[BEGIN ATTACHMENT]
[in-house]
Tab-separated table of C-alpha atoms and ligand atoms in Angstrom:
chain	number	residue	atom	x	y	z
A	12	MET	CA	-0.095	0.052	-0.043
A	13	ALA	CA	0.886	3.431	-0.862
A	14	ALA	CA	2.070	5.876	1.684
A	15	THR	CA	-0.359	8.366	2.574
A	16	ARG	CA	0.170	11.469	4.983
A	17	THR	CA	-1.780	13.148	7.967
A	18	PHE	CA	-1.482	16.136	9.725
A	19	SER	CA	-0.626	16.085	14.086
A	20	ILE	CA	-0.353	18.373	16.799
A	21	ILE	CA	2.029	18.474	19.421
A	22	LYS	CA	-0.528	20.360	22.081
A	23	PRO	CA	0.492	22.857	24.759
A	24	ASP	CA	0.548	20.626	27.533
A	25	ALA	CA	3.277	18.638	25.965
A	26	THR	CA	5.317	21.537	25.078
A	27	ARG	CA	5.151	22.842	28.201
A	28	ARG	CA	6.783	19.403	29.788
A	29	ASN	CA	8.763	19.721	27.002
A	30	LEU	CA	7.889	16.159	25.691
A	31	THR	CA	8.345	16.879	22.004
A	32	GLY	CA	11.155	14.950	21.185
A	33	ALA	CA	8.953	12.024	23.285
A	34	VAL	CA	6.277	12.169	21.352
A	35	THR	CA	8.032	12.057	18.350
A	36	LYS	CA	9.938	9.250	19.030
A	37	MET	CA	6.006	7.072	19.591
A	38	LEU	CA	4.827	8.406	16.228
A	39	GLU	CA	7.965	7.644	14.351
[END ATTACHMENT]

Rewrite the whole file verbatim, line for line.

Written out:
[in-house]
Tab-separated table of C-alpha atoms and ligand atoms in Angstrom:
chain	number	residue	atom	x	y	z
A	12	MET	CA	-0.095	0.052	-0.043
A	13	ALA	CA	0.886	3.431	-0.862
A	14	ALA	CA	2.070	5.876	1.684
A	15	THR	CA	-0.359	8.366	2.574
A	16	ARG	CA	0.170	11.469	4.983
A	17	THR	CA	-1.780	13.148	7.967
A	18	PHE	CA	-1.482	16.136	9.725
A	19	SER	CA	-0.626	16.085	14.086
A	20	ILE	CA	-0.353	18.373	16.799
A	21	ILE	CA	2.029	18.474	19.421
A	22	LYS	CA	-0.528	20.360	22.081
A	23	PRO	CA	0.492	22.857	24.759
A	24	ASP	CA	0.548	20.626	27.533
A	25	ALA	CA	3.277	18.638	25.965
A	26	THR	CA	5.317	21.537	25.078
A	27	ARG	CA	5.151	22.842	28.201
A	28	ARG	CA	6.783	19.403	29.788
A	29	ASN	CA	8.763	19.721	27.002
A	30	LEU	CA	7.889	16.159	25.691
A	31	THR	CA	8.345	16.879	22.004
A	32	GLY	CA	11.155	14.950	21.185
A	33	ALA	CA	8.953	12.024	23.285
A	34	VAL	CA	6.277	12.169	21.352
A	35	THR	CA	8.032	12.057	18.350
A	36	LYS	CA	9.938	9.250	19.030
A	37	MET	CA	6.006	7.072	19.591
A	38	LEU	CA	4.827	8.406	16.228
A	39	GLU	CA	7.965	7.644	14.351